Collins said cost savings were needed to stay within budget, but the college eliminated a stairwell and other features rather than giving up the bird-proof glass. A campus-wide plan drawn up seven years ago dictates that all new buildings on campus must use the special glass.
“I have given over 100 individual tours of the building. It’s one of the most exciting things they talk about,” Collins said. “The whole idea is taken from the orb-weaving spider. They use UV reflective silk in their webs so that birds don’t fly through the structure. It is a good example of biomimicry in construction. It just amazes people.”
Five years ago, the University of New England introduced one of the first buildings in Maine to feature bird-proof glass when the design of the new 60,000-square-foot student center was changed to add the protective glass at an additional cost of $200,000.
Residential buildings with bird-proof glass appear to be rare, according to the Portland Society of Architecture, as costs can be as much as 18 to 20 percent higher, according to experts.
“I’d say it’s not common, but mostly because people don’t know enough; assume options are too expensive; and assume that the applications may affect the aesthetics. Homeowners definitely apply stickers,” said Addy Smith-Reiman, director of the association.
The decals are offered online by companies such as Window Alert and Bird’s Eye View. Covering a single window costs about $8 to $12.
Maine Audubon, in partnership with the Portland Society for Architecture and the University of Southern Maine, launched the BirdSafe Maine program to inspire more bird-safe buildings. Over the past two years, Maine Audubon has conducted a survey of Portland’s Old Port during the spring and fall migrations to determine how many bird strikes are occurring in the city, which lies along a major migratory route.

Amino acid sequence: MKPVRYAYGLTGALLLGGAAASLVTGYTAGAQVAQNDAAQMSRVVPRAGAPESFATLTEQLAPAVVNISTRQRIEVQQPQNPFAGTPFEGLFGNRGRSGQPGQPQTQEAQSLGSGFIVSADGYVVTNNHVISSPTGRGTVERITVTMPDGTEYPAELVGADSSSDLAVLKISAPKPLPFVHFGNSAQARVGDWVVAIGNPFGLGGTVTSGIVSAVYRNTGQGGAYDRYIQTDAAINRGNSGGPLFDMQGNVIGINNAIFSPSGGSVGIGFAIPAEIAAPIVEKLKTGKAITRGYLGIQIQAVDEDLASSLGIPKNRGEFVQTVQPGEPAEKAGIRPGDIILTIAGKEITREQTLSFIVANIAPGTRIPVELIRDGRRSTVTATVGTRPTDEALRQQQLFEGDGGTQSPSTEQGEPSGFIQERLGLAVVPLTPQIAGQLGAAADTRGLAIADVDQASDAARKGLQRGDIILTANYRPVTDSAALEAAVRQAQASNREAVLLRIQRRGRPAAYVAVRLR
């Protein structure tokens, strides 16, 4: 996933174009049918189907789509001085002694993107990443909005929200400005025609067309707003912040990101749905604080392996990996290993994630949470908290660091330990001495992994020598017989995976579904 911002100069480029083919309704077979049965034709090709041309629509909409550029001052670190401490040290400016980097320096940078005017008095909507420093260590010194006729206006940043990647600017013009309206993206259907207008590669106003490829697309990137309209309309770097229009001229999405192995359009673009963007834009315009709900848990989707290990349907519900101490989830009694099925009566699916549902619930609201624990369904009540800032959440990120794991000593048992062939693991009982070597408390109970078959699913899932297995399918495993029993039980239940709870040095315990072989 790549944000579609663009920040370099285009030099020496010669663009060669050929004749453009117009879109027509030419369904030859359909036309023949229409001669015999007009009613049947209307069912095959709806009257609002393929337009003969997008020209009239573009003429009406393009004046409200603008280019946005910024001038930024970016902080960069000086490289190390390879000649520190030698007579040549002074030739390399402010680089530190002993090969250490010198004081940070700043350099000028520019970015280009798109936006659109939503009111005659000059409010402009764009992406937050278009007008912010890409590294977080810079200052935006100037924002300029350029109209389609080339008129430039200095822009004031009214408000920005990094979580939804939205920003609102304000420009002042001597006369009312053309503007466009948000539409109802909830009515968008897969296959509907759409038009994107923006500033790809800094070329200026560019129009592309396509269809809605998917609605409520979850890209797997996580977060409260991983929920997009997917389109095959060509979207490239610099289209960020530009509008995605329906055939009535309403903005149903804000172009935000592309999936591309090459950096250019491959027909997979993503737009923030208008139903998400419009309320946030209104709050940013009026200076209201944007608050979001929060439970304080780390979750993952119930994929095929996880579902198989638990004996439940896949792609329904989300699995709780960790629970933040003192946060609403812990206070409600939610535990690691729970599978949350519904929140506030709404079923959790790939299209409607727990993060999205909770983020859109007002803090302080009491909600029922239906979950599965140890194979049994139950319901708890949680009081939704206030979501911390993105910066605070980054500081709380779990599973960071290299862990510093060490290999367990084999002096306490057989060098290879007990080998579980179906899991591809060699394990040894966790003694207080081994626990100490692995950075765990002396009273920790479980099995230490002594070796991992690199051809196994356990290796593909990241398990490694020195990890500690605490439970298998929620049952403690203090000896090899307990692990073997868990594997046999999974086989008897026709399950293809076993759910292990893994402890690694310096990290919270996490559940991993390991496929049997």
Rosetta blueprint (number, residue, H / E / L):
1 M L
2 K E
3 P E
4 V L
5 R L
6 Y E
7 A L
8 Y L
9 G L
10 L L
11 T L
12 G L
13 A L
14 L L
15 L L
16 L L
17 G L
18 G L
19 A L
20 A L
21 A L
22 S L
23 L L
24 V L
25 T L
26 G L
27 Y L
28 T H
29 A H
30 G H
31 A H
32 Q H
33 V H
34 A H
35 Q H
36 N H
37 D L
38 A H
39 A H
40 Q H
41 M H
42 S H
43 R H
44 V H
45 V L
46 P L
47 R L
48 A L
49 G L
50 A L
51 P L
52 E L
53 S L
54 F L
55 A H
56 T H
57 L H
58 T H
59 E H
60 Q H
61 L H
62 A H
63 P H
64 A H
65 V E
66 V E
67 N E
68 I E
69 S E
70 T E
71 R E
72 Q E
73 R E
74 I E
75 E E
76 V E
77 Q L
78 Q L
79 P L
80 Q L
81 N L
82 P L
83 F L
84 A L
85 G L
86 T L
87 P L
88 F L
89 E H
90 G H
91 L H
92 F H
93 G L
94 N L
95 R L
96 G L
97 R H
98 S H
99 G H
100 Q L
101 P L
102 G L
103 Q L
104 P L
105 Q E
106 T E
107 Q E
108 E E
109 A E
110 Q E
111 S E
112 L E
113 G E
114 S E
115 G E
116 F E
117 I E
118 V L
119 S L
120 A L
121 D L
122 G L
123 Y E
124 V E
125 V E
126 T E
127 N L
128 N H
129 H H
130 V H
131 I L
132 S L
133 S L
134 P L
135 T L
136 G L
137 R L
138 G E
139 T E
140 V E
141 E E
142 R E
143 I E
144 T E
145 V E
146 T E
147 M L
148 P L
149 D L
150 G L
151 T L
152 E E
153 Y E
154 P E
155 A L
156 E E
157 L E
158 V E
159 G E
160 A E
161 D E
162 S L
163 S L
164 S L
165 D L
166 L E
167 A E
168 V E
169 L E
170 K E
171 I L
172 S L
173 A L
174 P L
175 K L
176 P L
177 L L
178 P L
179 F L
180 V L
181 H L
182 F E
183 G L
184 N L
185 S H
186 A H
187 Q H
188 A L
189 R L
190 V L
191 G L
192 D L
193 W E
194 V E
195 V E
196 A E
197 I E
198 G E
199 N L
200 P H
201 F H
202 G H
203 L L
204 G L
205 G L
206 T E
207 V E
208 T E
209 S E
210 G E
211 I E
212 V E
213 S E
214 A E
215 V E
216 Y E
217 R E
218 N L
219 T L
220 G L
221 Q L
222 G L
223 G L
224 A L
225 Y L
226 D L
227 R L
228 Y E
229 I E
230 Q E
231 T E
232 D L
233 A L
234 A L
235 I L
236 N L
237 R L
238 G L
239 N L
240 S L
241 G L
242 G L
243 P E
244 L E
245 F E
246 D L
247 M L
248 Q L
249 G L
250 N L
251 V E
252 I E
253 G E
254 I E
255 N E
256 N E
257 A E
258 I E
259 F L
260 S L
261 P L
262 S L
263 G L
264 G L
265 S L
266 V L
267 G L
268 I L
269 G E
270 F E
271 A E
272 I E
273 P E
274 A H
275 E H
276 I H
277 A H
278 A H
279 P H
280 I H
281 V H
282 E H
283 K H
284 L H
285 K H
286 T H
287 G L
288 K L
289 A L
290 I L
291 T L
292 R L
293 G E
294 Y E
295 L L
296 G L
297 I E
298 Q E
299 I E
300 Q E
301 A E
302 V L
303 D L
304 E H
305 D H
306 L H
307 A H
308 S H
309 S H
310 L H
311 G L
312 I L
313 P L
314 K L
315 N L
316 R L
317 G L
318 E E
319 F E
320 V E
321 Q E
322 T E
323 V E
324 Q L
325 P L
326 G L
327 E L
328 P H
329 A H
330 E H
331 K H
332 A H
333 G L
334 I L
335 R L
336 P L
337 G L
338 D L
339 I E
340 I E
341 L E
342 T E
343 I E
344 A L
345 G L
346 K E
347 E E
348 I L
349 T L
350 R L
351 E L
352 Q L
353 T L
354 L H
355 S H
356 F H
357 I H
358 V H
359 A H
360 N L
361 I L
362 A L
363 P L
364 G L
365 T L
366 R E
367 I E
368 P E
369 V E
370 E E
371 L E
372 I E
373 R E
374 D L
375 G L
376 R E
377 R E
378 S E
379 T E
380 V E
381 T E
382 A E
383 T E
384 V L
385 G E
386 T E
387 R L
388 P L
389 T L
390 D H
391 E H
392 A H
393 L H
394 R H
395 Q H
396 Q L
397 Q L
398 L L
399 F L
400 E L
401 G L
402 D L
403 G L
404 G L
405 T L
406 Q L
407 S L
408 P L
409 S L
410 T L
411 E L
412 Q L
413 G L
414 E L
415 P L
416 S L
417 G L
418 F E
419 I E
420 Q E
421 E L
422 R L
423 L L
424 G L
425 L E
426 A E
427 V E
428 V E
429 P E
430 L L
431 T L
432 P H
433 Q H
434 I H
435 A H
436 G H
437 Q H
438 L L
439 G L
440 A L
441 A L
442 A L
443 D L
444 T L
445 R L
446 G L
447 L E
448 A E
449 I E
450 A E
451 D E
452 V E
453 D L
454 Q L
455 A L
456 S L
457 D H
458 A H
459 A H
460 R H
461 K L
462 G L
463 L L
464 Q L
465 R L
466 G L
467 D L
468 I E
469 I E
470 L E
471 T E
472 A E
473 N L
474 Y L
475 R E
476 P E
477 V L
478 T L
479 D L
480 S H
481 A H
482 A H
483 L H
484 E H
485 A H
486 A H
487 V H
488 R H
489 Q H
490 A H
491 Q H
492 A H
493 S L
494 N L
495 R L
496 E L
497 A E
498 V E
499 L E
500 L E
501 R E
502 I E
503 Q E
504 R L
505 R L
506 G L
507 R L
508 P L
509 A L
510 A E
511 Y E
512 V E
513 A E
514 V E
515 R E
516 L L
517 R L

The data shows there were more dead birds in the early mornings around buildings with a higher percentage of glass, said Nick Lund, director of the BirdSafe program at Maine Audubon.
Based on the data from the study, Lund estimated that approximately 40,000 birds crash into windows in Portland each year.
“This is part of a large, growing understanding of bird strikes across the country,” Lund said. “What we found in Portland matches what we expected. But it took longer for the problem to make its way into the build and design process. It is not a matter taught in architecture schools. This is an emerging problem.”
To encourage more bird-proof buildings, Maine Audubon has begun adding several types of bird-proof windows or window coverings to the Gilsland Farm headquarters to provide a place for people to come and check out the options. The nonprofit shows the use of Feather Friendly dotted stickers, two other types of ultraviolet strips on windows, and even paintings on windows made by summer campers.
“When Gilsland Farm was built in the 1970s, (minimizing bird strikes on windows) was not a widely accepted problem. The headquarters was an advanced green technology. But this wasn’t on the list,” Lund said.